The goal is simple: catch Kilgrave, but the lead up to what eventually happens is so frivolous, that about three episodes could have been cut completely. Daredevil took three to reveal Kingpin and the build up was potent because we knew next to nothing apart from reputation. Having such a prolonged build up for a guy we learn more about after episode two is totally redundant. I have a feeling the show-runners had a lot they wanted to introduce and took their sweet time cramming it in wherever they had available space, eating up whole episodes’ worth of time that could have been better utilized or discarded entirely. It is a great waste that does nothing but cause fatigue until episode seven.

Krysten Ritter plays Jessica and I cannot think of a better casting choice. She is absent heroic features, looking like an ordinary person. Her demeanor is spot-on with light sarcastic quips overshadowed by a cold dismissiveness that drives home her anti-hero personality. David Tennant, the best Doctor, pulls his weight as Kilgrave in his best performance in years. He is as entertaining as terrifying with a casual attitude that enhances his sociopathic tendencies. He is gleefully arrogant and happily selfish as he orders people to kill themselves and do his bidding with apathetic delight.

Rachel Taylor plays a total opposite to Jessica as Trish, a former child star turned paranoid radio talk show host. She is the most together of the characters, but she is also naïve and totally separated from Jessica’s world. She has heart, yet is too sheltered to operate in a volatile environment. Luke Cage pops up as another supporting character thanks to Mike Colter. Taking note from the source material, Cage is a pretty standard hero with a normal personality. To put it simply, he is just a guy with indestructible skin and Colter captured that just fine. Wil Traval takes the reins as Simpson, and if you know who that is, I am happy to report he nailed it with some welcome additions. I am eager to see what becomes of him in the following season.

If you can endure the first six episodes without quitting, Jessica Jones is well worth the struggle. It takes the Netflix side of the MCU into territories not often seen in television, let alone a Disney property. The compelling set-up and depth-full examination of the hero/anti-hero archetype makes for an interesting watch that anyone interested in the concept should find enjoyable. It is well worth your consideration.

Movie Review: Beasts of No Nation

I do not mean to sound creepy, but I find the concept of child soldiers rather interesting. It says a lot about the pressure of cultural masculinity and the glorification of war. Growing up we, are often forced into the role of a strong, idealized male regardless of what we really want. Action heroes in movies become our role models before we realize they are all just killers. Child soldiers bear the brunt of this zeitgeist in the worst way possible. In no time they learn the truths of life and become utterly consumed. They accept their roles as men, content their childhoods are beyond lost in face of life long trauma.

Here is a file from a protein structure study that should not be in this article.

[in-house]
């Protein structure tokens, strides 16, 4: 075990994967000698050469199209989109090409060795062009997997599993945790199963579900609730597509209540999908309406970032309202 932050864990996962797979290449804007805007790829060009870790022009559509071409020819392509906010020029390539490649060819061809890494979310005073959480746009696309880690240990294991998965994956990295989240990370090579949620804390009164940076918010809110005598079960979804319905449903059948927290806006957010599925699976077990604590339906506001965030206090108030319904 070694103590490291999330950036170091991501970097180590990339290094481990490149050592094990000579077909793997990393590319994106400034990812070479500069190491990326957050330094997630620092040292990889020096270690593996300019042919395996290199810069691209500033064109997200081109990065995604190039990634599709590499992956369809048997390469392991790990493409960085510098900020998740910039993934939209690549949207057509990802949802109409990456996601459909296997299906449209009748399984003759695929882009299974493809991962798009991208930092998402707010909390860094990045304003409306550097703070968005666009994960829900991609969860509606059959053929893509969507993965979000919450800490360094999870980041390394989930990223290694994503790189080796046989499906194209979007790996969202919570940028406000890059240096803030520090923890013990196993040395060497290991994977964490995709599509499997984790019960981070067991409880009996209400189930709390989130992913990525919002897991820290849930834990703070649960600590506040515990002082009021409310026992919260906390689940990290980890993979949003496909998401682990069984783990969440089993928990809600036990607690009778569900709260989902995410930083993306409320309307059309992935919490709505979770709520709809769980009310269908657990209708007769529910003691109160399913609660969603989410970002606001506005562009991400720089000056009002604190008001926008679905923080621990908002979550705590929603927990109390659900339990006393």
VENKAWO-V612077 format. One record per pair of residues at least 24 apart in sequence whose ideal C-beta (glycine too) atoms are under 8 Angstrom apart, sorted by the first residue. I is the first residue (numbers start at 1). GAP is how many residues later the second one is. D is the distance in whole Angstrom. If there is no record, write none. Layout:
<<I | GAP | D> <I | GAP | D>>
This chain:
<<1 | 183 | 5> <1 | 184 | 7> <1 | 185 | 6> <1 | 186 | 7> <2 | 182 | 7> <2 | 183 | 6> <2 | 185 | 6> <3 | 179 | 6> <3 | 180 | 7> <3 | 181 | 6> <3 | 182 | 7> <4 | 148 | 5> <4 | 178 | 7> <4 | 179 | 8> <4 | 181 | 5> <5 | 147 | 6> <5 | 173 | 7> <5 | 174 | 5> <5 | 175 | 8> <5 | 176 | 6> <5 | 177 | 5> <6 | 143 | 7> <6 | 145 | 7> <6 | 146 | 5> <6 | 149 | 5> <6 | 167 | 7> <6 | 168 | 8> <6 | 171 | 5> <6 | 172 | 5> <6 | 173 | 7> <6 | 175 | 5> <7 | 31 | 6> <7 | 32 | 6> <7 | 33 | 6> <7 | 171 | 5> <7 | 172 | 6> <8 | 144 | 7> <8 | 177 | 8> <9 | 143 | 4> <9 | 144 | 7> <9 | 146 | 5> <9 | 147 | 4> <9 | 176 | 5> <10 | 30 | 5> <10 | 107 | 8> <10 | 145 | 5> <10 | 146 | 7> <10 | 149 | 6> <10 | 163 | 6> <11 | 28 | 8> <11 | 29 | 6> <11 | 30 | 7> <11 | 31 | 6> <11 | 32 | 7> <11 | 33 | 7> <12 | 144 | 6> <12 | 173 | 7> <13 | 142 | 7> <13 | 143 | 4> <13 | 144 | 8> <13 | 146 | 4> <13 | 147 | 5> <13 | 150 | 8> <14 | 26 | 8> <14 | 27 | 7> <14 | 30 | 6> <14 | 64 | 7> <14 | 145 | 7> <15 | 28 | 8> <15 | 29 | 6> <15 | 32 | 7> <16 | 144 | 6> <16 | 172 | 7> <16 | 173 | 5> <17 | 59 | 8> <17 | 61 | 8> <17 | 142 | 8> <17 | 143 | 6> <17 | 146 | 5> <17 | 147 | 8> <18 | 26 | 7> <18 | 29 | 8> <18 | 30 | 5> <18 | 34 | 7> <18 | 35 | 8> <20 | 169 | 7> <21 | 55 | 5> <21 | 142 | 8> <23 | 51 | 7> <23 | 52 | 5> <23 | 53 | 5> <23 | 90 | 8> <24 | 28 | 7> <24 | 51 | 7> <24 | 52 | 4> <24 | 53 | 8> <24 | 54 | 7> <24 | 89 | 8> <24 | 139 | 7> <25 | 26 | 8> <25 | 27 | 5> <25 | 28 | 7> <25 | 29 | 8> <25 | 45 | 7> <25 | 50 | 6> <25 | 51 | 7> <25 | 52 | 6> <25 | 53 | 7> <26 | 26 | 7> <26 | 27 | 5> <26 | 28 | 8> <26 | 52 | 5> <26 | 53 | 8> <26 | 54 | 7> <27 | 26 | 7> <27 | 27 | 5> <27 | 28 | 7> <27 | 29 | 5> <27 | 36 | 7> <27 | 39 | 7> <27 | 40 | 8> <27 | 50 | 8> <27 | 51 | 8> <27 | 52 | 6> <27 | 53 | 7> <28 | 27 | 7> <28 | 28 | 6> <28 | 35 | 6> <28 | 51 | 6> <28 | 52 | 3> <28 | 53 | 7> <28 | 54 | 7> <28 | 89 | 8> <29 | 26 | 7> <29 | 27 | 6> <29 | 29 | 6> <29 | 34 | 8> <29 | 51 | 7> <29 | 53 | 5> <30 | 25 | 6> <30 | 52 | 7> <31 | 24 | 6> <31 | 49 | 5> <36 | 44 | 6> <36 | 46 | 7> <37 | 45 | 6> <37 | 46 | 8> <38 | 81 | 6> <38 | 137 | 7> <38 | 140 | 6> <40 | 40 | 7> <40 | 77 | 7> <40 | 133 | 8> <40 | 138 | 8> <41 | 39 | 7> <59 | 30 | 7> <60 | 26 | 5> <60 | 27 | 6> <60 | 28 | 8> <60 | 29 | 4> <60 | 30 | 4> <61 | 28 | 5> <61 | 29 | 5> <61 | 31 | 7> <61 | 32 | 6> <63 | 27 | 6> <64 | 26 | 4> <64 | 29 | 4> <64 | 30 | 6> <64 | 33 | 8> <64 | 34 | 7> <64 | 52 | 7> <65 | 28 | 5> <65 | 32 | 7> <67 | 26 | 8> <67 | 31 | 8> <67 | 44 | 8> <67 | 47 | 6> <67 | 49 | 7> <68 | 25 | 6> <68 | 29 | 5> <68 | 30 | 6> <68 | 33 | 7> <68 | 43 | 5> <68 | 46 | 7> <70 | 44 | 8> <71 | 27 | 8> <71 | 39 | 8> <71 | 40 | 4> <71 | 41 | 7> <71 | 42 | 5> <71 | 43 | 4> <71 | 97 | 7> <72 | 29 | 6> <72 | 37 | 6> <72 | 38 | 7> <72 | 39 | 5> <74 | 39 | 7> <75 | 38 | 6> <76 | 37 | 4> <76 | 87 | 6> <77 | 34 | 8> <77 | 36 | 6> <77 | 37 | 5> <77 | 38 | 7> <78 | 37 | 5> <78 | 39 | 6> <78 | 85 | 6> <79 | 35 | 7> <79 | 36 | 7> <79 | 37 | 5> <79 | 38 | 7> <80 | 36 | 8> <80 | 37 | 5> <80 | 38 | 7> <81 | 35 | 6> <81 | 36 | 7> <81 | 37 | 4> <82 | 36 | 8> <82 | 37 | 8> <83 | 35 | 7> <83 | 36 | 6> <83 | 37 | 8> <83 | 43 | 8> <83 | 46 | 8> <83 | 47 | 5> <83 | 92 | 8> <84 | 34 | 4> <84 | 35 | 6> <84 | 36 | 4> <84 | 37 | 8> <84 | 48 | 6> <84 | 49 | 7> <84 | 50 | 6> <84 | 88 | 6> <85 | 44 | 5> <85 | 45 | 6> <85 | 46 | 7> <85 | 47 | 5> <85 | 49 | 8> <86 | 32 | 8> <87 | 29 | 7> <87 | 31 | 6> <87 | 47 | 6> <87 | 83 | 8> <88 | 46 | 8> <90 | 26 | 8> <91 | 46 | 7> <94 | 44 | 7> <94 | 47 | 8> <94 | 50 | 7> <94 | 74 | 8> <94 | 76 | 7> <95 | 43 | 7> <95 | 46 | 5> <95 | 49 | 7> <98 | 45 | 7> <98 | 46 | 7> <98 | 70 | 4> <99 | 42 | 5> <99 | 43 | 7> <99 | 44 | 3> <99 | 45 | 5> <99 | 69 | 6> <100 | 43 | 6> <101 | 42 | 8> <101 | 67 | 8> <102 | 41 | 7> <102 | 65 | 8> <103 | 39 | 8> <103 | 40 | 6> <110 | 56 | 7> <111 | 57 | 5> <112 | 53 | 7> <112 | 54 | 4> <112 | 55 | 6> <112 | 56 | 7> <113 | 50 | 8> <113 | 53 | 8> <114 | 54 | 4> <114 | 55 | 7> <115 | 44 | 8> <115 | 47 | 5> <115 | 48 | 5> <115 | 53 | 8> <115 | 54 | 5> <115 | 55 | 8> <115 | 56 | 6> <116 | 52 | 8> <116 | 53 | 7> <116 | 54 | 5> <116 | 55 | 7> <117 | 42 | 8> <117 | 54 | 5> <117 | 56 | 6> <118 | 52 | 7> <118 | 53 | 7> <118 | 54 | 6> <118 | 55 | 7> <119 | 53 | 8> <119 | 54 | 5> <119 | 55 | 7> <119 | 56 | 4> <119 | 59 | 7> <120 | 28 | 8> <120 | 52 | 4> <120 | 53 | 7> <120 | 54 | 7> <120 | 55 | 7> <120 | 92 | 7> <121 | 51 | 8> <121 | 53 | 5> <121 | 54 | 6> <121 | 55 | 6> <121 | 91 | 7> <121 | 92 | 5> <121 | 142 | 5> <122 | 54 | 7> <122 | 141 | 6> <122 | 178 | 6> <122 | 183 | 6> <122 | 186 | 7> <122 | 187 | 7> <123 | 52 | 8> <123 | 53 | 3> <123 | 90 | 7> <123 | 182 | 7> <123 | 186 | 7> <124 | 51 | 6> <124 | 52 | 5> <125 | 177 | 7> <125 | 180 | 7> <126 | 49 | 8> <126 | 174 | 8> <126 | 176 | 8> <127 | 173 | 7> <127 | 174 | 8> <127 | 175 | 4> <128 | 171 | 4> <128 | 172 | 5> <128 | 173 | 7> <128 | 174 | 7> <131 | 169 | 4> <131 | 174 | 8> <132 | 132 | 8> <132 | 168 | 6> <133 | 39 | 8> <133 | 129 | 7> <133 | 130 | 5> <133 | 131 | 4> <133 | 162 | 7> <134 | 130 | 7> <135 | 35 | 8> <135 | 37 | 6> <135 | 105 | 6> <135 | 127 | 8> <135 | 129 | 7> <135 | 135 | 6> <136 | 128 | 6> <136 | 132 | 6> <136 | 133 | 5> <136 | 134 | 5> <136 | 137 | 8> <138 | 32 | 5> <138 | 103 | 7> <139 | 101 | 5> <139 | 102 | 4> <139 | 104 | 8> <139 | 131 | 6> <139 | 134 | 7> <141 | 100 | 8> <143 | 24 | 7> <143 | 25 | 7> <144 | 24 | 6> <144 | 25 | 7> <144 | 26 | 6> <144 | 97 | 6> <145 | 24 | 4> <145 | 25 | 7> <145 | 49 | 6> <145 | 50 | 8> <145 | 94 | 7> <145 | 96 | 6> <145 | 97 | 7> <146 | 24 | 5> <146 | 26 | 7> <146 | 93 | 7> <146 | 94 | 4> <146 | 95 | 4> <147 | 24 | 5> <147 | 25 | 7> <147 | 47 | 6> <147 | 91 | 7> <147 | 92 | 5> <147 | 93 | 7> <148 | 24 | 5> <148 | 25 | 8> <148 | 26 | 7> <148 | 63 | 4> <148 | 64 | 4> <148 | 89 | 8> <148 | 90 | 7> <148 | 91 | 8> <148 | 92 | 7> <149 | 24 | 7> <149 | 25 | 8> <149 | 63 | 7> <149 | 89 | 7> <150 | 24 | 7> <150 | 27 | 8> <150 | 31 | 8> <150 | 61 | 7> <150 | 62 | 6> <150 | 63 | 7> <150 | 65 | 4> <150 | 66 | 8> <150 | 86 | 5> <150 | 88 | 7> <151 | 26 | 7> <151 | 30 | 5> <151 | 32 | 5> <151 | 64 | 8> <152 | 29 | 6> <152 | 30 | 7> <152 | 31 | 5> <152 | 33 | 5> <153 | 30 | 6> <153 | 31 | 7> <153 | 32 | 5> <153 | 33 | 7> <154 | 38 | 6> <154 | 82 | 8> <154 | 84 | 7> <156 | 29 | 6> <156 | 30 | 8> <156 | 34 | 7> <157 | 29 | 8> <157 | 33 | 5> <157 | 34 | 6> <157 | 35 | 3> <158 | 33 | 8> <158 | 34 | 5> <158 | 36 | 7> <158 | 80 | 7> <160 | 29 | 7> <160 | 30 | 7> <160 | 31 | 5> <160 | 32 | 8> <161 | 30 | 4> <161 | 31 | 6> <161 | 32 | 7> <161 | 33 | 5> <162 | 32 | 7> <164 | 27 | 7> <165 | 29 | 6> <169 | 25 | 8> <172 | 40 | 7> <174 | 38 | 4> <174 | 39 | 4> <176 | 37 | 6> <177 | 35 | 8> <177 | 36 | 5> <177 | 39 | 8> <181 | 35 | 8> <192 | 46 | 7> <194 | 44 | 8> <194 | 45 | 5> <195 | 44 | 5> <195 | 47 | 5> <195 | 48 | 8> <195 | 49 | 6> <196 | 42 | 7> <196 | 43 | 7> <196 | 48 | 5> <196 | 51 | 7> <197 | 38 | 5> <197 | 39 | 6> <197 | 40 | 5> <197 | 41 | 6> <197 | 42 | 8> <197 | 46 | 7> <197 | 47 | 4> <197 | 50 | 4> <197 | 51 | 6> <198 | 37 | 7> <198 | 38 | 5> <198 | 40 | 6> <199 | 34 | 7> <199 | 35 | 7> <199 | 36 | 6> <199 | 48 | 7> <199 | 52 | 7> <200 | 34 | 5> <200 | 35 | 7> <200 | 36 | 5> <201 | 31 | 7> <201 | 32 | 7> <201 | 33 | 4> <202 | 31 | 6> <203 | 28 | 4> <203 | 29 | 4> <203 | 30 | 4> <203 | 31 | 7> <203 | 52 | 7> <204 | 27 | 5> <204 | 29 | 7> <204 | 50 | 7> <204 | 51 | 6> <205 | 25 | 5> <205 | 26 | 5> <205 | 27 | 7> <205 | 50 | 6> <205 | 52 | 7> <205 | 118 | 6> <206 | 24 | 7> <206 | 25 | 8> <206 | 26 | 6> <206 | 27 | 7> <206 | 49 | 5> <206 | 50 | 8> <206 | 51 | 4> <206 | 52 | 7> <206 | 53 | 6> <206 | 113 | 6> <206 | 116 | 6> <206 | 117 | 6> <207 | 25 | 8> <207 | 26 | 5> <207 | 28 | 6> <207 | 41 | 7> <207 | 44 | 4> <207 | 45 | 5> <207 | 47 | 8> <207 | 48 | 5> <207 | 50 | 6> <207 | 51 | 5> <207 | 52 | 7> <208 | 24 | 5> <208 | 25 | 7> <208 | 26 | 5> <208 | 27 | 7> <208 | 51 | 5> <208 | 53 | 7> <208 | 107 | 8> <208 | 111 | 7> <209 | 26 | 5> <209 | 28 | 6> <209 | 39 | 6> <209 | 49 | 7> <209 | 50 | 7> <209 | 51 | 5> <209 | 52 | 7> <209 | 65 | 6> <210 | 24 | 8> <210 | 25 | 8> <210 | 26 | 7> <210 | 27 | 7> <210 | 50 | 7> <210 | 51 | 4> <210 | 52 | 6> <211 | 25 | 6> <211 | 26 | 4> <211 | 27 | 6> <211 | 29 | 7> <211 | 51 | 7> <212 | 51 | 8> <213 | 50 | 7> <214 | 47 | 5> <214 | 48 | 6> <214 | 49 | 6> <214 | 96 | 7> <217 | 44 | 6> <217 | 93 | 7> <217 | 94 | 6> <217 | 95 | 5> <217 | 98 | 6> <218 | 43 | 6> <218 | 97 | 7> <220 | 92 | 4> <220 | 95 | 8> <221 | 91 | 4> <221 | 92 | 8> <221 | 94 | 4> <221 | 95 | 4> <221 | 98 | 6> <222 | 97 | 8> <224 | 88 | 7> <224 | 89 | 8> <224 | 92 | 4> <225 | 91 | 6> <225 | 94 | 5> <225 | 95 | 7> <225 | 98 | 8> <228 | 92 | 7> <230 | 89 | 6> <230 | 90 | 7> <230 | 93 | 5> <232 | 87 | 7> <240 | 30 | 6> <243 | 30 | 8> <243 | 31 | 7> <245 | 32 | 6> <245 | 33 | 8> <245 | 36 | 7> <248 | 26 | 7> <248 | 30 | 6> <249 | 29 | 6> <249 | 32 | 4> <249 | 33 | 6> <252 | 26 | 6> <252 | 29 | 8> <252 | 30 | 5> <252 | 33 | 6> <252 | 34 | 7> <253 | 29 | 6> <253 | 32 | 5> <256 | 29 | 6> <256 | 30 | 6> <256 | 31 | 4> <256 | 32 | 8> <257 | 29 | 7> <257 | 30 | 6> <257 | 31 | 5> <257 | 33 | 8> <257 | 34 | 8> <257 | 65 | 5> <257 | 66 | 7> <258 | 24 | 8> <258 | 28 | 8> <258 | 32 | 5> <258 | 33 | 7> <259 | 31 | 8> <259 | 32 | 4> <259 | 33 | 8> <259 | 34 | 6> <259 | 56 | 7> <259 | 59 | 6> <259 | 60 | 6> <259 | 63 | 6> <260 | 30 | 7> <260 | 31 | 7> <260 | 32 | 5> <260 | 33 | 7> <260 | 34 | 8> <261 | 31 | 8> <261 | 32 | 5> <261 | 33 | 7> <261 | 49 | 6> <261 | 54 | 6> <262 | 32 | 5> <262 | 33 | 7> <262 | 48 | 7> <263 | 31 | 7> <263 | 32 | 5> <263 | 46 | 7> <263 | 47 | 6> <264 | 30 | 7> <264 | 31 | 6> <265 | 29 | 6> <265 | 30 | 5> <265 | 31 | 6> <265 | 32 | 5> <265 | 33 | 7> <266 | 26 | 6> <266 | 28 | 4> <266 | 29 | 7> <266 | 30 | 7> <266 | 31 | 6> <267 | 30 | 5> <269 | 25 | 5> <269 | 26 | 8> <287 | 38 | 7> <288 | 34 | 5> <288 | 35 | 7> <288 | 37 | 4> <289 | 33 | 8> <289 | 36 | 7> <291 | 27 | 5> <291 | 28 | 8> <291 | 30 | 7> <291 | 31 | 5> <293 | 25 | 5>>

Never is the culture of masculinity more prevalent than in Africa. Many tribal customs revolve around masculinity like female circumcision, breast ironing, and the participation in war. From Shaka Zulu to Charles Taylor, it has become commonplace to see children too small for their AKs fighting alongside adults. With an excess of orphans and the consumption of drugs, including gunpowder, using kids has become easier as times grow more dangerous. The issue, however, has received limited converge in entertainment. Blood Diamond and MGSV are the best examples I can think of that feature child soldiers. What does Beasts of No Nation have to say on the matter?

In the midst of the Sierra Leone Civil War, Agu, played by Abraham Attah, becomes orphaned after government soldiers kill his father. Wandering through the jungle, he happens upon a group of rebels where he is trained to fight under the leadership of Commandant, played by Idris Elba.

Beasts is not your average war movie. It is not straightforward nor does it tell you anything. Whatever we learn comes through in the acting and light narration. Aesthetically it has a lot in common with Apocalypse Now, deliberately surreal and dreamlike with bright colors and unconventional editing. There are many long shots and slow pans in the midst of chaos, set to a score of ambient noise or nothing at all. It bears a very natural quality as it takes place entirely outdoors and naked to the elements. I found myself immersed, the very atmosphere of the environments coming off the screen. You can almost smell the bodies under the sun or jungle in the aftermath of a battle.